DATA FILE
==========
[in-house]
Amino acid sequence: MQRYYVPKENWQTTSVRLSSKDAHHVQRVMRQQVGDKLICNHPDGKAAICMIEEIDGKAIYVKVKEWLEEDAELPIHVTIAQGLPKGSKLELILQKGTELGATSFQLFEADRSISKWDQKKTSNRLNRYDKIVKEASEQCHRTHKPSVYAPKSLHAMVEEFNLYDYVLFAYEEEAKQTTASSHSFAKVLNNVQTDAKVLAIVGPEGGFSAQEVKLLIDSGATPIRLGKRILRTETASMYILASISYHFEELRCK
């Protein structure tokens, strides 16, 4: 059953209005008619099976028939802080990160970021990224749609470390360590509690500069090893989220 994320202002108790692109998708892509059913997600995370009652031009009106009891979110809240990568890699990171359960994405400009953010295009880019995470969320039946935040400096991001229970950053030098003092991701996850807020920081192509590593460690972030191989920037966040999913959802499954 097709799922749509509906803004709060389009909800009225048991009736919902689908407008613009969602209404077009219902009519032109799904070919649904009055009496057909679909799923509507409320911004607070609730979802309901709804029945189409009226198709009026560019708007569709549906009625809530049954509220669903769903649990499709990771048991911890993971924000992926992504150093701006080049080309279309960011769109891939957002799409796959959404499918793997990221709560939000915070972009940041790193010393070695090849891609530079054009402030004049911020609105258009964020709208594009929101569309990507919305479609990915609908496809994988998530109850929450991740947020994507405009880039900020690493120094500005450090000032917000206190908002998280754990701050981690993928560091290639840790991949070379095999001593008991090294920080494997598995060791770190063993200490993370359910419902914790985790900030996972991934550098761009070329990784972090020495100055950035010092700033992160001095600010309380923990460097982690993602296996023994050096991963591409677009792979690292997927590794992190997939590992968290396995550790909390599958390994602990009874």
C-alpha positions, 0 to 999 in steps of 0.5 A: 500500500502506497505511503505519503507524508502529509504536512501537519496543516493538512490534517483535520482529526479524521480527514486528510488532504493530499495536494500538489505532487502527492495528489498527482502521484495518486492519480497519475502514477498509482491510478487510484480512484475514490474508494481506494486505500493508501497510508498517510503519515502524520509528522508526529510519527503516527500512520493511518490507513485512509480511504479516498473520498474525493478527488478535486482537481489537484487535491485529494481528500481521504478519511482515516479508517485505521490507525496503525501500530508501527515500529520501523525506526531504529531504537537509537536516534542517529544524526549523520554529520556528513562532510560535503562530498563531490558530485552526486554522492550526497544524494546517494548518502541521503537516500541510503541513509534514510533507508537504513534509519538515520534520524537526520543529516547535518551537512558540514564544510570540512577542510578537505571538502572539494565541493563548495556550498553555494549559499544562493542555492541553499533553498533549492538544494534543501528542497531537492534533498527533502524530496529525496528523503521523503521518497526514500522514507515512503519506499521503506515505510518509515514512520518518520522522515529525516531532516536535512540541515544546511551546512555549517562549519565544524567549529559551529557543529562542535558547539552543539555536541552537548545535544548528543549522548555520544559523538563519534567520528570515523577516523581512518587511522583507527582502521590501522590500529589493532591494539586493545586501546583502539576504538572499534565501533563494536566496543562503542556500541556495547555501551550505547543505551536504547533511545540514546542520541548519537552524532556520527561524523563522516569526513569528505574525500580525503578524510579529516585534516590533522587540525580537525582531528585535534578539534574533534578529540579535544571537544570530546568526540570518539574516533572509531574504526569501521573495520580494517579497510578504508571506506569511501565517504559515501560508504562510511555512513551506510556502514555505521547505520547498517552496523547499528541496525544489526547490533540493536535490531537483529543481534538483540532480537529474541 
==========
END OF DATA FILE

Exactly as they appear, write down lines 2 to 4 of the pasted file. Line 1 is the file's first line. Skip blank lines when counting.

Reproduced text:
Amino acid sequence: MQRYYVPKENWQTTSVRLSSKDAHHVQRVMRQQVGDKLICNHPDGKAAICMIEEIDGKAIYVKVKEWLEEDAELPIHVTIAQGLPKGSKLELILQKGTELGATSFQLFEADRSISKWDQKKTSNRLNRYDKIVKEASEQCHRTHKPSVYAPKSLHAMVEEFNLYDYVLFAYEEEAKQTTASSHSFAKVLNNVQTDAKVLAIVGPEGGFSAQEVKLLIDSGATPIRLGKRILRTETASMYILASISYHFEELRCK
């Protein structure tokens, strides 16, 4: 059953209005008619099976028939802080990160970021990224749609470390360590509690500069090893989220 994320202002108790692109998708892509059913997600995370009652031009009106009891979110809240990568890699990171359960994405400009953010295009880019995470969320039946935040400096991001229970950053030098003092991701996850807020920081192509590593460690972030191989920037966040999913959802499954 097709799922749509509906803004709060389009909800009225048991009736919902689908407008613009969602209404077009219902009519032109799904070919649904009055009496057909679909799923509507409320911004607070609730979802309901709804029945189409009226198709009026560019708007569709549906009625809530049954509220669903769903649990499709990771048991911890993971924000992926992504150093701006080049080309279309960011769109891939957002799409796959959404499918793997990221709560939000915070972009940041790193010393070695090849891609530079054009402030004049911020609105258009964020709208594009929101569309990507919305479609990915609908496809994988998530109850929450991740947020994507405009880039900020690493120094500005450090000032917000206190908002998280754990701050981690993928560091290639840790991949070379095999001593008991090294920080494997598995060791770190063993200490993370359910419902914790985790900030996972991934550098761009070329990784972090020495100055950035010092700033992160001095600010309380923990460097982690993602296996023994050096991963591409677009792979690292997927590794992190997939590992968290396995550790909390599958390994602990009874």
C-alpha positions, 0 to 999 in steps of 0.5 A: 500500500502506497505511503505519503507524508502529509504536512501537519496543516493538512490534517483535520482529526479524521480527514486528510488532504493530499495536494500538489505532487502527492495528489498527482502521484495518486492519480497519475502514477498509482491510478487510484480512484475514490474508494481506494486505500493508501497510508498517510503519515502524520509528522508526529510519527503516527500512520493511518490507513485512509480511504479516498473520498474525493478527488478535486482537481489537484487535491485529494481528500481521504478519511482515516479508517485505521490507525496503525501500530508501527515500529520501523525506526531504529531504537537509537536516534542517529544524526549523520554529520556528513562532510560535503562530498563531490558530485552526486554522492550526497544524494546517494548518502541521503537516500541510503541513509534514510533507508537504513534509519538515520534520524537526520543529516547535518551537512558540514564544510570540512577542510578537505571538502572539494565541493563548495556550498553555494549559499544562493542555492541553499533553498533549492538544494534543501528542497531537492534533498527533502524530496529525496528523503521523503521518497526514500522514507515512503519506499521503506515505510518509515514512520518518520522522515529525516531532516536535512540541515544546511551546512555549517562549519565544524567549529559551529557543529562542535558547539552543539555536541552537548545535544548528543549522548555520544559523538563519534567520528570515523577516523581512518587511522583507527582502521590501522590500529589493532591494539586493545586501546583502539576504538572499534565501533563494536566496543562503542556500541556495547555501551550505547543505551536504547533511545540514546542520541548519537552524532556520527561524523563522516569526513569528505574525500580525503578524510579529516585534516590533522587540525580537525582531528585535534578539534574533534578529540579535544571537544570530546568526540570518539574516533572509531574504526569501521573495520580494517579497510578504508571506506569511501565517504559515501560508504562510511555512513551506510556502514555505521547505520547498517552496523547499528541496525544489526547490533540493536535490531537483529543481534538483540532480537529474541 